Get Back To The Girl You Used to Know

I have more than 30 parenting books sitting on my shelves at home.

Nary a one on self-improvement.

This is not because I think I am perfect—far from it. I just never have the time to focus on me. When I learned of the e-book release of life coach Marla Majewski’s “The Girl I Used to Know,” I was intrigued. Does looking back help you move forward?

Her message is simple—that as moms we are so totally focused on our family and work that we’ve let our own aspirations go fallow. By following some well-defined journaling assignments, it’s possible to re-discover our hopes and dreams and work toward achieving them.

“It’s OK to focus on all these different areas (e.g., parenthood), but the reality is we never have that moment … There are a lot of women going through major anxiety. They haven’t set anything up for refilling that gap when the kids go off to college. I believe that can largely be avoided if you have interests for yourself.”

How do you get started? In addition to following Majewski’s journaling prompts, there are several keys that stood out:

Inspire Empire: Majewski’s philosophy is summed up with this concept—build a network of supportive ideas and people that encourage you to achieve your goals while at the same time compartmentalizing those influences that detract from them. The Inspire Empire Box is a physical manifestation of this process, and not unlike a vision board, except that it is three-dimensional.

“Inspire Empire is more of a 3D visual that allows you to move toward people that support you and place barriers around people that don’t,” she says.

Defining abundance: Majewski writes in her book, “Abundance is not about having ten of one thing, rather it is having one of something and knowing you have the means for more if the need arises.” Once you define your personal needs, it’s easier to move to the next step: organization.

Organization/De-cluttering: Both a physical and mental process, getting organized and eliminating the unnecessary material and mental distractions is crucial in rediscovering your interests and setting new goals for yourself.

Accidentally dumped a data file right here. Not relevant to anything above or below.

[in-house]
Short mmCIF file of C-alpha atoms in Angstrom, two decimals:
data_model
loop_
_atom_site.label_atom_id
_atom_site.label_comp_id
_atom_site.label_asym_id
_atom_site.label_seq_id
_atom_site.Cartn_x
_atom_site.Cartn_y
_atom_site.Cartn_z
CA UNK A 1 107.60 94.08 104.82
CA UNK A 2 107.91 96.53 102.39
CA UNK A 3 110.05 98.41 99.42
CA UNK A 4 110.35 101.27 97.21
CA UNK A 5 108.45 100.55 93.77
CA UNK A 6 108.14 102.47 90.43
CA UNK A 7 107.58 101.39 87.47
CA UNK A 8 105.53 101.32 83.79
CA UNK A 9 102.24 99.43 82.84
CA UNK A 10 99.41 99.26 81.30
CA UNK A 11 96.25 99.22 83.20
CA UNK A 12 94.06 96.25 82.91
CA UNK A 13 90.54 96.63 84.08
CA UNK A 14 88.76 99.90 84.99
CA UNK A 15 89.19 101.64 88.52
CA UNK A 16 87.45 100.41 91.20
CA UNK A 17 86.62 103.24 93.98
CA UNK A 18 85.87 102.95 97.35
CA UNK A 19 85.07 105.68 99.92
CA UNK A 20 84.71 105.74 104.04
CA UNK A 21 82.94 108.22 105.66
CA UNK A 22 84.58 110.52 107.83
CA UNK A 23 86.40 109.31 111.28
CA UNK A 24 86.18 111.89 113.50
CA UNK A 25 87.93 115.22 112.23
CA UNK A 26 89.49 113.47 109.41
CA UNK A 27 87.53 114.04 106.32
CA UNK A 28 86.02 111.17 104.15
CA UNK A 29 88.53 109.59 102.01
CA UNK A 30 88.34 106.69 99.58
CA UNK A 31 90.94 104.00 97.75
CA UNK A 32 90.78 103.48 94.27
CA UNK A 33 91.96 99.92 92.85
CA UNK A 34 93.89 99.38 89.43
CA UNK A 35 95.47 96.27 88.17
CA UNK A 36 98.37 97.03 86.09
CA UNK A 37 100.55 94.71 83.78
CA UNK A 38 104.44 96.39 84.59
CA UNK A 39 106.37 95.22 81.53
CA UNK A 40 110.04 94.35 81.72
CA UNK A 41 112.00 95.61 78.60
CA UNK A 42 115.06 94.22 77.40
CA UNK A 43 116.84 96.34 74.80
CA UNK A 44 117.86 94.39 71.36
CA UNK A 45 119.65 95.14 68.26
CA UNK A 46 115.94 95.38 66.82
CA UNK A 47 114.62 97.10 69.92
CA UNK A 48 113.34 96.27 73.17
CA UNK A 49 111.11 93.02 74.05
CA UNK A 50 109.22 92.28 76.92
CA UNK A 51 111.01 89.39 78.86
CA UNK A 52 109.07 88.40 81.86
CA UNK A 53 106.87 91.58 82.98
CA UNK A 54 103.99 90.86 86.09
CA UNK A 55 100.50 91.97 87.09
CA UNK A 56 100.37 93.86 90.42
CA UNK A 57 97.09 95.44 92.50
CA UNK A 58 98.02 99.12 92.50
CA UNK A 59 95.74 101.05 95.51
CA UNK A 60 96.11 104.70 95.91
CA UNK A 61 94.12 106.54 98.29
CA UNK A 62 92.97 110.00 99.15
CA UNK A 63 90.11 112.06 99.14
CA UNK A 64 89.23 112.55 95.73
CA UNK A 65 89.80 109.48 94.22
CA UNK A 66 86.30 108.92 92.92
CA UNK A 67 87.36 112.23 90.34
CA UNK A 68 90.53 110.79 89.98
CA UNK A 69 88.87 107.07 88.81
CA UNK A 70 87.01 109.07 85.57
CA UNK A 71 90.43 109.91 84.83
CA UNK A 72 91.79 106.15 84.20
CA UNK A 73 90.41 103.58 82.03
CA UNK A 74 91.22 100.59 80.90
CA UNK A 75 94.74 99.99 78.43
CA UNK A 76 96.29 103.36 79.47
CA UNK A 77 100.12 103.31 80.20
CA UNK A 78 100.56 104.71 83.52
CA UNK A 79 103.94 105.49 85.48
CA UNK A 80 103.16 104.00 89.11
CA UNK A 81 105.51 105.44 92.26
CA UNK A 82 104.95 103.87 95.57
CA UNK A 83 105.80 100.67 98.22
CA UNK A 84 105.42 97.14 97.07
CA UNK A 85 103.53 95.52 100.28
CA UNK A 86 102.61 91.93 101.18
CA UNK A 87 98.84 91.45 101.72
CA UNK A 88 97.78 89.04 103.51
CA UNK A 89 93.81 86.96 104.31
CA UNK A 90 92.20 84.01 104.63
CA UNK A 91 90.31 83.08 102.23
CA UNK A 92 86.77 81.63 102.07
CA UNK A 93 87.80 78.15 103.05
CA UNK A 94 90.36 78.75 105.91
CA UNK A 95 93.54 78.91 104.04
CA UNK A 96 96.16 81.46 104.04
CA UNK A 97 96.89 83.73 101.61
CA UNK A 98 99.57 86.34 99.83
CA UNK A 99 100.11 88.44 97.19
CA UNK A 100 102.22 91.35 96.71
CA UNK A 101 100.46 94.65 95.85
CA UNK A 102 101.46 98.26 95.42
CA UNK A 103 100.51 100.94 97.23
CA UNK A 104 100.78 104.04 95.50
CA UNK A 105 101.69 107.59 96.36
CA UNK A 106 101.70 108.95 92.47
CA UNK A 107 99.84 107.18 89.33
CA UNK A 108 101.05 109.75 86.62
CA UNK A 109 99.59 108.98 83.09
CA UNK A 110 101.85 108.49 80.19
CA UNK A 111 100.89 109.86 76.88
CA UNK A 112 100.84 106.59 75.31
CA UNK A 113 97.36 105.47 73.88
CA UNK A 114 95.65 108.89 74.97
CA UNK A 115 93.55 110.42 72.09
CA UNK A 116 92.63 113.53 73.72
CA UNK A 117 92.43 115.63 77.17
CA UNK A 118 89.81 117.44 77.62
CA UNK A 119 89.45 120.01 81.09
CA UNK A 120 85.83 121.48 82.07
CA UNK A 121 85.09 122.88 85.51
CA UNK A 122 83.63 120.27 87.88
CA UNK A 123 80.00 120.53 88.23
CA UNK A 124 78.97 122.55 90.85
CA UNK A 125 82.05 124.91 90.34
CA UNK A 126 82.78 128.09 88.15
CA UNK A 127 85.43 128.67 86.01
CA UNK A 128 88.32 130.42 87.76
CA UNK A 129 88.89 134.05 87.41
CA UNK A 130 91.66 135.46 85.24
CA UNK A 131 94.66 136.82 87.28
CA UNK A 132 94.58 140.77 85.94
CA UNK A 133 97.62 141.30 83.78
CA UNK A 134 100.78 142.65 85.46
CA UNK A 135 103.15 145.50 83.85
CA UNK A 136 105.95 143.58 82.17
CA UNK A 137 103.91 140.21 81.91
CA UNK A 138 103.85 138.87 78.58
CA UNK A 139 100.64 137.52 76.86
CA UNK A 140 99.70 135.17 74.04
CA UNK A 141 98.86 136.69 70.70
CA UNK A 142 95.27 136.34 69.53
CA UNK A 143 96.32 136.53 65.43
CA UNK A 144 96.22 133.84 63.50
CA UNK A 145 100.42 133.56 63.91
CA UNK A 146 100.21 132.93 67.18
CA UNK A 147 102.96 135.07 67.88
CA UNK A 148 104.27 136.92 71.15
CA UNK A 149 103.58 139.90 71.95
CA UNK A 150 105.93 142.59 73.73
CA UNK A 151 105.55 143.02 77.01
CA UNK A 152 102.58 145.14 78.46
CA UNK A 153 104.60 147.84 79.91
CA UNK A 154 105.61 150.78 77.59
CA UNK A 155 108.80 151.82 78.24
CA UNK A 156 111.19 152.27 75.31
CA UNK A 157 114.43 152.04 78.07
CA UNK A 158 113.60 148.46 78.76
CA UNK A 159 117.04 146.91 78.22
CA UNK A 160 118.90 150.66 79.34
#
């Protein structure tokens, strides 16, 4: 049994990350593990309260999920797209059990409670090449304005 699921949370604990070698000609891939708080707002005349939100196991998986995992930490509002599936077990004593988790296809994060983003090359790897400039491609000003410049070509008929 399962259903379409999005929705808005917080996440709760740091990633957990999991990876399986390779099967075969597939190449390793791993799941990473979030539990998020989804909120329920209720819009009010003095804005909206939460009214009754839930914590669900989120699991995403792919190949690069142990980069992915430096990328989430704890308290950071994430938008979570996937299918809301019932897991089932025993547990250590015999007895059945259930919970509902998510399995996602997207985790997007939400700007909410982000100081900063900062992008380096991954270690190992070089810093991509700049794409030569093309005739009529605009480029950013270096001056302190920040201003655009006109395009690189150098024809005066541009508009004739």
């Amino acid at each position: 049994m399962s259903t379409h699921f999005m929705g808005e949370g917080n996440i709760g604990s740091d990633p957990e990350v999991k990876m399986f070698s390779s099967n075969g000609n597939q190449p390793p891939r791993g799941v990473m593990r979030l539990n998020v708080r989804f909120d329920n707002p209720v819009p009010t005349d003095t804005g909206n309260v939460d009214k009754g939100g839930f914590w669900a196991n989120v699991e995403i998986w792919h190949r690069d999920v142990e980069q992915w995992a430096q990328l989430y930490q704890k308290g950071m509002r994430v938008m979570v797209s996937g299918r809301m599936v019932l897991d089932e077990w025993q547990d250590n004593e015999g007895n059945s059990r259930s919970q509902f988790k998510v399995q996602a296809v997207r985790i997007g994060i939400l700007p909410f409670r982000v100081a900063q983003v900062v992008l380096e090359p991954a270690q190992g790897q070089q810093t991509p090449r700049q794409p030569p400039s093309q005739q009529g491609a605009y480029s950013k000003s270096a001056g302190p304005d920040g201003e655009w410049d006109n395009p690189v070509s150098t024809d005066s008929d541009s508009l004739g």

Majewski notes that her childhood was less than organized, and it left an imprint on her. “I was always trying to recreate this chaos in my life as I was older. I was trying to create my ‘normal,’ which is what I had growing up. I was spending a lot of energy trying to recreate some kind of chaos.“

Why is defining abundance important to organization? Majewski uses the example of an overstuffed linen closet. “When someone has 10 sets of linens for single bed, it becomes difficult to store them in a single closet. If someone is dealing with trying to get organized, and they can’t fit all the linens in their closets, then they feel overwhelmed.”

“It’s always sort of an excuse,” she says. The result? A lot of women use the façade of a messy or unorganized home to keep them from re-discovering themselves.

“Find your vitamin.” What is it that you’ll make sacred? A morning run? That cup of coffee? Majewski says women must make that time commitment for themselves.

“Look for the space and move toward it,” she says. “If you feel like you don’t have the time, you look for the space and move toward it. It’s about looking for the opportunity. Every woman’s definition of that will be different.”

And if you don’t? “If you don’t carve out that time for yourself, then all of the sudden,  it’s, ‘Wow I didn’t realize I had these interests—I didn’t nourish myself.’”